What this means is that if you have something pretty huge happening late on in the story, you can foreshadow it really subtly by making some kind of allusion to it early on. In Chekhov’s example, you would put some kind of emphasis on a pistol that would later be pivotal to the plot.
This is a hugely popular technique - you surely must have read a book (or ten) where there’s a mention of an object that doesn’t really seem to make total sense in the current scene, but then, later, you get that ah-ha moment of realizing, “oh, that’s why it was there!”
There are different ways you can use this technique, too. Let’s look at a couple of examples:
● Your hero is driving to the airport to pick up his fiance who is returning from an overseas business trip. He’s talking to his business partner on the phone and glances at the fuel gauge, which reads close to empty and then continues with his conversation. In this scene, it’s more the absence of something (i.e. a full fuel tank) that you’re foreshadowing. You could use this with medication bottles, or show your character forgetting an object, too.
● Your heroine is sitting at her desk in her university office, grading term papers. Her pen runs out, and she opens a drawer to get a new one. In the drawer, there’s an unopened envelope, yellow with age, with a name written on it. She closes the drawer quickly. Your readers will remember the letter - but they don't know why it’s important.
The type of foreshadowing that you use and the way that you use it will depend on what you want to achieve with it. Looking to build suspense? Then you should use more direct foreshadowing (so your reader’s don’t miss the clues). If you want to foreshadow a future event, however, it’s best to take a more subtle approach with indirect foreshadowing.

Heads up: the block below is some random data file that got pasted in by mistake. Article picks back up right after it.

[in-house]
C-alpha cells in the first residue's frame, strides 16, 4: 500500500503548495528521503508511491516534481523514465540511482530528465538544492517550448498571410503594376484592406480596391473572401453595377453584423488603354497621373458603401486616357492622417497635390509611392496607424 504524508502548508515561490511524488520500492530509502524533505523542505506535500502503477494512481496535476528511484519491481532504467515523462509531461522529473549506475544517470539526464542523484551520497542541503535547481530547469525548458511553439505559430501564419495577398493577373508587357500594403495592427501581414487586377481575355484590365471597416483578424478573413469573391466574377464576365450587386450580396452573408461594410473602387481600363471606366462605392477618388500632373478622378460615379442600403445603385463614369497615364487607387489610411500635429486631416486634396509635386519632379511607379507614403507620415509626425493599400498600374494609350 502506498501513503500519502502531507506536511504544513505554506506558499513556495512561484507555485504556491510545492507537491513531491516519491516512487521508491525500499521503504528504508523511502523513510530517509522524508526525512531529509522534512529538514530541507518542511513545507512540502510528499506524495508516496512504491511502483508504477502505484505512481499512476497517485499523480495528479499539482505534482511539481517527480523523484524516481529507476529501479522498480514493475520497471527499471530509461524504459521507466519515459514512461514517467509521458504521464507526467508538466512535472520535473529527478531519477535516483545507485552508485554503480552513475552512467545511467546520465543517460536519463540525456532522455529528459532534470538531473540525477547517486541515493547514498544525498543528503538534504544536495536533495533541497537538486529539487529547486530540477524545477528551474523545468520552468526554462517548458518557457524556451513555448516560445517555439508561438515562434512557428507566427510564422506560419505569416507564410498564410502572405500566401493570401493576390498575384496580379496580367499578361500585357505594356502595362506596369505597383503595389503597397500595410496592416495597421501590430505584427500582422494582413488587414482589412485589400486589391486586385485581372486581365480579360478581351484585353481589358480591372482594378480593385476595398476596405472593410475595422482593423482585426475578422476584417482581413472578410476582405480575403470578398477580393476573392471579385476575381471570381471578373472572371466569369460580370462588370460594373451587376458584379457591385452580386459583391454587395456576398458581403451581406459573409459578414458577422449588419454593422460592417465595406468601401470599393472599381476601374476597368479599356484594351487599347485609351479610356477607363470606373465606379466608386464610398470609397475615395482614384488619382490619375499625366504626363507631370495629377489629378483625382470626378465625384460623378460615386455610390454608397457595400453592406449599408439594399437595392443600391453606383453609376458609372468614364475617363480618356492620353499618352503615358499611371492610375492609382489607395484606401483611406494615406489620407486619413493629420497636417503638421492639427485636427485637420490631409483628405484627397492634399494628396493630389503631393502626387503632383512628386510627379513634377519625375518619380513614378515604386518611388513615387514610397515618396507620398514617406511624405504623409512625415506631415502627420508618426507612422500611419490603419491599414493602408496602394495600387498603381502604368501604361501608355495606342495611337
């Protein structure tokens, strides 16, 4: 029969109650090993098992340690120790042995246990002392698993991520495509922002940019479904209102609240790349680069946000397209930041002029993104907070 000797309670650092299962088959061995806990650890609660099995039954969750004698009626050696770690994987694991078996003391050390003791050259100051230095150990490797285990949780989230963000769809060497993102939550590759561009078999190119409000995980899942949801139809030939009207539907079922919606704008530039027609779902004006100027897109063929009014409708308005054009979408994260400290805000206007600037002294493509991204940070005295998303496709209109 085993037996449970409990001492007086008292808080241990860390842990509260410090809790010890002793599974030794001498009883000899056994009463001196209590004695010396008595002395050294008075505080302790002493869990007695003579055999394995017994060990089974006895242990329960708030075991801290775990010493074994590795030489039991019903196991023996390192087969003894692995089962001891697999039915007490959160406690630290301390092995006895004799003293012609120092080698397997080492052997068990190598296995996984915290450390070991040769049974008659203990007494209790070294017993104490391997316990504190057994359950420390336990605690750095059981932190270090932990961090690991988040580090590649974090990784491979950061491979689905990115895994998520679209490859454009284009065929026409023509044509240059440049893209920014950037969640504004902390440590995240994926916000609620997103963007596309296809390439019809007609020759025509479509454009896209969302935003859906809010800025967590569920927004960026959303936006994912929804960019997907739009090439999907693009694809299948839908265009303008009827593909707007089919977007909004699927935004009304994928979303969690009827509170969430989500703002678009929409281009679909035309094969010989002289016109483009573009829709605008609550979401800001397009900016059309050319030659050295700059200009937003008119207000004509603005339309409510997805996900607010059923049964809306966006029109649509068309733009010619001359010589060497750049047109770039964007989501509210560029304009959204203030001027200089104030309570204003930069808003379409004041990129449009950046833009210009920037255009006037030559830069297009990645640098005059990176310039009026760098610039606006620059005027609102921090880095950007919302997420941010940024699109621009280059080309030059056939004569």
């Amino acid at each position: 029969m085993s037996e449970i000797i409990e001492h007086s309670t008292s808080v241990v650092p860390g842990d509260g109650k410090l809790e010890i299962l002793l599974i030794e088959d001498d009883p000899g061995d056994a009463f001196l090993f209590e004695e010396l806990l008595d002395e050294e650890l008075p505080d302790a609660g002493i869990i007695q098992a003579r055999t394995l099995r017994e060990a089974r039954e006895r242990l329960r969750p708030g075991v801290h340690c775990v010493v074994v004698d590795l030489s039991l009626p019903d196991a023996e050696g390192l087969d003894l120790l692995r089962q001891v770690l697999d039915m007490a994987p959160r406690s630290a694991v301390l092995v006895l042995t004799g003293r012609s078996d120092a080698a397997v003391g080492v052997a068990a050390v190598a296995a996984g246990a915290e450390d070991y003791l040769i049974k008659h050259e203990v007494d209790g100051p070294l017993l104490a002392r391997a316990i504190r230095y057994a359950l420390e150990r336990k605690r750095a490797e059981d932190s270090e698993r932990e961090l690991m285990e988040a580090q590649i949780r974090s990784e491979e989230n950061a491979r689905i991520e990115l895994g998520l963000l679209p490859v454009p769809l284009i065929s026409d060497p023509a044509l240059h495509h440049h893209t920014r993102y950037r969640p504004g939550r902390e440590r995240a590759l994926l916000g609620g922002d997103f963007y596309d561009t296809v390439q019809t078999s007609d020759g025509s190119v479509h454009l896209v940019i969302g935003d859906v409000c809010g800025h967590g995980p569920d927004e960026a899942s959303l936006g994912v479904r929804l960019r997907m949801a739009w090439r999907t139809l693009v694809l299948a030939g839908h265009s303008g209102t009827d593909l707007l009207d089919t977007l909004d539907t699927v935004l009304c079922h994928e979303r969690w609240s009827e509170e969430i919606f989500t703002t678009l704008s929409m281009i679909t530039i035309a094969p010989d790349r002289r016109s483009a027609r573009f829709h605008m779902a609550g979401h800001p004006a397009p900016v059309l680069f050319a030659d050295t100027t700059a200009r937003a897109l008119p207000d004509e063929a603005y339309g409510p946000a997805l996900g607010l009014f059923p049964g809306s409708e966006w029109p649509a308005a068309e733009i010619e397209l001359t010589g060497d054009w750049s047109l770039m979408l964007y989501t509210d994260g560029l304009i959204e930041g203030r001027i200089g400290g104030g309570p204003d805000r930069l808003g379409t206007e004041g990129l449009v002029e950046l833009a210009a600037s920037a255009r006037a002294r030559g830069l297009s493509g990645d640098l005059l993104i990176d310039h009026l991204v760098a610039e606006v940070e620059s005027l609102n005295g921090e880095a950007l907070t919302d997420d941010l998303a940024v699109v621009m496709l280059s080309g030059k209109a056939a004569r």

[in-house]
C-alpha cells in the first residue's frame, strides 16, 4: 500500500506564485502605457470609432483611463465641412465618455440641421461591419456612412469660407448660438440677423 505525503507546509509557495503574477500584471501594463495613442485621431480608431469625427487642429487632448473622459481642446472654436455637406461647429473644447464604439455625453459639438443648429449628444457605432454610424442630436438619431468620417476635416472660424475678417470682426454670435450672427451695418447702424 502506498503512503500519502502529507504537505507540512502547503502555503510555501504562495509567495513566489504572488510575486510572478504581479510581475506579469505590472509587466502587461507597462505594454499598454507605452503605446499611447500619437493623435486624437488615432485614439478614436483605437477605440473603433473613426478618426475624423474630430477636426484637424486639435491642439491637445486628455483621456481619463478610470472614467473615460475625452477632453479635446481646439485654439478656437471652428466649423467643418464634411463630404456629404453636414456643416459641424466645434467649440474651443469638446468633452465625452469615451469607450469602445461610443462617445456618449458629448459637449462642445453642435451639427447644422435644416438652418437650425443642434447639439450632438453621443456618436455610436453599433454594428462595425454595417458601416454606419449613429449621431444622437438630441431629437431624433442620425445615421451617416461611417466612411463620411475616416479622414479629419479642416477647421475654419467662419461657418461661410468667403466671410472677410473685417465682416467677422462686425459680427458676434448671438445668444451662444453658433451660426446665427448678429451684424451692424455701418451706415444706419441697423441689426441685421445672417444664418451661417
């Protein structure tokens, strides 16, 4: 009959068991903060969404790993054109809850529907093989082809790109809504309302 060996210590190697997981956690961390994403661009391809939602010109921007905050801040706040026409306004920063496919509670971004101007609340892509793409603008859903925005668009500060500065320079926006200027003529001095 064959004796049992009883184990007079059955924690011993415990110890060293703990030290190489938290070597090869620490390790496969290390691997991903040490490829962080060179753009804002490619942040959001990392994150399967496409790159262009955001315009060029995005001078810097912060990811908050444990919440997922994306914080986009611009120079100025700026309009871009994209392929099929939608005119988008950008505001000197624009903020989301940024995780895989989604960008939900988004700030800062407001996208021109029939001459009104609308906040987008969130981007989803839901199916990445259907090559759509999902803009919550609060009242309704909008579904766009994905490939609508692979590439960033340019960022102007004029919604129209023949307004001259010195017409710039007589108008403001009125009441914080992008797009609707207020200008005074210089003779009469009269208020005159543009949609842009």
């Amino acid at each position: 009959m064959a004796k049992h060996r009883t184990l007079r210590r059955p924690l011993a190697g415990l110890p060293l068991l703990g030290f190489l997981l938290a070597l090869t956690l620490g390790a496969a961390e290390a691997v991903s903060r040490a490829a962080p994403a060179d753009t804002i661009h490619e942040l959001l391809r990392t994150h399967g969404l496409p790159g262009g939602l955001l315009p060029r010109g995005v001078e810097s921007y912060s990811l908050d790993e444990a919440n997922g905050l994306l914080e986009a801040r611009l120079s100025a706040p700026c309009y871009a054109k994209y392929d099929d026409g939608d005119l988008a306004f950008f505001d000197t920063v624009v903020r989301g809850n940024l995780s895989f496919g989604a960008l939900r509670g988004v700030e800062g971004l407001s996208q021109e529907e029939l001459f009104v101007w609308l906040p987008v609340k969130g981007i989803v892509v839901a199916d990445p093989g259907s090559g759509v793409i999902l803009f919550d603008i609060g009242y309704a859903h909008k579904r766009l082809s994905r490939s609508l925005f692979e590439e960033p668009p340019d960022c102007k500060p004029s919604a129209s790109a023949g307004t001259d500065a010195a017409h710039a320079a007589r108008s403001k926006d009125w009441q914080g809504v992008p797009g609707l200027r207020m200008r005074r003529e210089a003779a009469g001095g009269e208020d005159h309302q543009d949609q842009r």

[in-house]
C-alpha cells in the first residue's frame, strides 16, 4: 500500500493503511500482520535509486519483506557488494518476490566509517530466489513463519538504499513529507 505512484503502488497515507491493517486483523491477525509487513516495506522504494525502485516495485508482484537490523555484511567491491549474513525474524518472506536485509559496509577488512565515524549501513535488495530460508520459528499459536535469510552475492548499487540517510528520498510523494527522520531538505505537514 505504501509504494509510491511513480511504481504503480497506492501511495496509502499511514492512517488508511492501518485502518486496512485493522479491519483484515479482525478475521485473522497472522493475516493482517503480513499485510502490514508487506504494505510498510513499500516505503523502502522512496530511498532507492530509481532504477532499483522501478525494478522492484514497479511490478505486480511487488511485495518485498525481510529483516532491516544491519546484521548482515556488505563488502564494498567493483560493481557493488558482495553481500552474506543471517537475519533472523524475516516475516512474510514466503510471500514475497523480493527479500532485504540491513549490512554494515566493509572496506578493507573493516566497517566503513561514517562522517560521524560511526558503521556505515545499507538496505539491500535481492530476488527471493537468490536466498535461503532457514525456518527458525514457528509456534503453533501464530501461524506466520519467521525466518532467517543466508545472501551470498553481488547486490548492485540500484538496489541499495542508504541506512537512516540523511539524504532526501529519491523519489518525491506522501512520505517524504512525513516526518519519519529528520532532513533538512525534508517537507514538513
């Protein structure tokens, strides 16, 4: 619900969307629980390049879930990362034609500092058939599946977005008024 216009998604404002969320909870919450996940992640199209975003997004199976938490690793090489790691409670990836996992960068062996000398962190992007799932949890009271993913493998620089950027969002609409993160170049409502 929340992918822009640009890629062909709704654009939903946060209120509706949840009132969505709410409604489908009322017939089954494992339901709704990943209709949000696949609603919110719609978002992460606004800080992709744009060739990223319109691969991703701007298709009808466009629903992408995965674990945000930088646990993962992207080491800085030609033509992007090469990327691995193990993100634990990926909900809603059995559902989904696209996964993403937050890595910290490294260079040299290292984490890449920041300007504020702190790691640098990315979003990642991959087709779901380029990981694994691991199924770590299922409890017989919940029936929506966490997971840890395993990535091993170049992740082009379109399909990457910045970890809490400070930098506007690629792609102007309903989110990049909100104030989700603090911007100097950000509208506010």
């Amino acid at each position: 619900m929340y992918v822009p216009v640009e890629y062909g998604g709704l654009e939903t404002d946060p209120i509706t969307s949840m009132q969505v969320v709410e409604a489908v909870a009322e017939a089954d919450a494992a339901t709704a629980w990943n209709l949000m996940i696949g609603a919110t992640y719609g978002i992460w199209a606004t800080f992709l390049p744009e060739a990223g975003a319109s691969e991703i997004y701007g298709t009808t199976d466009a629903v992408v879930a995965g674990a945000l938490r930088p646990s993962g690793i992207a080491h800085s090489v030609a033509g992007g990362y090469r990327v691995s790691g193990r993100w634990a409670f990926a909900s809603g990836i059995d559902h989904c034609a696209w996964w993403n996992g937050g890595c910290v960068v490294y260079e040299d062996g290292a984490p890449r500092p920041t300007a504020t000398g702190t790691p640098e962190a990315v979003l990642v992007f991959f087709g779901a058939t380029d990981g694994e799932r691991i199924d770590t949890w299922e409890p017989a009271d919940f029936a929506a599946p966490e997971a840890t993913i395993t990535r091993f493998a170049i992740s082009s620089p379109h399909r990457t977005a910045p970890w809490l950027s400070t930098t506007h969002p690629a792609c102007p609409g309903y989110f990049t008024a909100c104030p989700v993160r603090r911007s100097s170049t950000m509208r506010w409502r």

One mistake that many writers make is using too much foreshadowing. A little bit of foreshadowing is better than a lot of it if you use it well. That means you need to get more selective about what you use foreshadowing for, and where in your story you use it.
Major turning points in your story should be your foreshadowing priority. There are usually around 3 turning points in a story arc: the point at which your character’s life is affected by something in a significant way; the midpoint in the story arc where your character starts to question themselves in some existential kind of way; and the climax of the story.
Generally, there will be more foreshadowing in the first half of your story, with the ‘ah-ha’ moments coming in the second half. One good means of getting a good balance (and making sure you’re not going overboard on the foreshadowing) is to use a plot diagram to pinpoint the best moments for foreshadowing for the major turning points in your story.
Don’t expect to master foreshadowing instantly. Masters of suspense like Stephen King and Alfred Hitchcock perfected their craft over many years - so you should expect to spend time practicing your foreshadowing skills.
It’s a good idea to try to identify foreshadowing when you’re reading your favorite authors’ novels, too, as that way you’re able to learn from the masters themselves. As you’re reading, ask yourself why their foreshadowing techniques are so effective and practice replicating the techniques yourself.
Whether you prefer to use direct or indirect foreshadowing, you can keep your readers guessing and build your confidence until you are a master at foreshadowing, too.
What’s all the fuss about Todd McLellan’s “Freewrite Disassembled?" By now, halfway through our treasure hunt celebration, you’ve probably seen this image (and many parts of it, if you’re an Internet sleuth) around every corner of the Astrohaus web.